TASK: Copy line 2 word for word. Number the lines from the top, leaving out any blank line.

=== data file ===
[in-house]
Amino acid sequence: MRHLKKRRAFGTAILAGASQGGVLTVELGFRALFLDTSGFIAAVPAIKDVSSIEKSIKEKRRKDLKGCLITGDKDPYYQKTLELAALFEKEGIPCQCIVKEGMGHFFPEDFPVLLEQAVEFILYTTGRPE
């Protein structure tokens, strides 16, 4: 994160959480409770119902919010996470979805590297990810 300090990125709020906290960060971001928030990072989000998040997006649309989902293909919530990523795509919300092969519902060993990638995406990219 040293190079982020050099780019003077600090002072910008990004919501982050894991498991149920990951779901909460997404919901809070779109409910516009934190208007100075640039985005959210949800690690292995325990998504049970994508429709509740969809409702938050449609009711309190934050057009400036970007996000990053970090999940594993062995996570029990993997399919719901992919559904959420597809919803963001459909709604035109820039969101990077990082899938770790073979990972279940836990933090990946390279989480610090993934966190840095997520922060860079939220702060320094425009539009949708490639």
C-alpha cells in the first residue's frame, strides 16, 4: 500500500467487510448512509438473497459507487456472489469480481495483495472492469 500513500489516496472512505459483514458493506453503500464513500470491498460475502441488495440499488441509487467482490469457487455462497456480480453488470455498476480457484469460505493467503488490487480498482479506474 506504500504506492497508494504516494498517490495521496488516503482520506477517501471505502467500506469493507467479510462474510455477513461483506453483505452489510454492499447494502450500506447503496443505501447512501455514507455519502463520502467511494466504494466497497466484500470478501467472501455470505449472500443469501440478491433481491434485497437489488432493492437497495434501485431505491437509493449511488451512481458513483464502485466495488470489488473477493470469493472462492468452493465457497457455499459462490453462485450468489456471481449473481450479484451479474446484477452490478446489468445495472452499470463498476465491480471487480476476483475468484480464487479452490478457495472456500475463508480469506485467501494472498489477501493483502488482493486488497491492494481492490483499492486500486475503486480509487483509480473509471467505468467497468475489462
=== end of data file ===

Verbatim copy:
Amino acid sequence: MRHLKKRRAFGTAILAGASQGGVLTVELGFRALFLDTSGFIAAVPAIKDVSSIEKSIKEKRRKDLKGCLITGDKDPYYQKTLELAALFEKEGIPCQCIVKEGMGHFFPEDFPVLLEQAVEFILYTTGRPE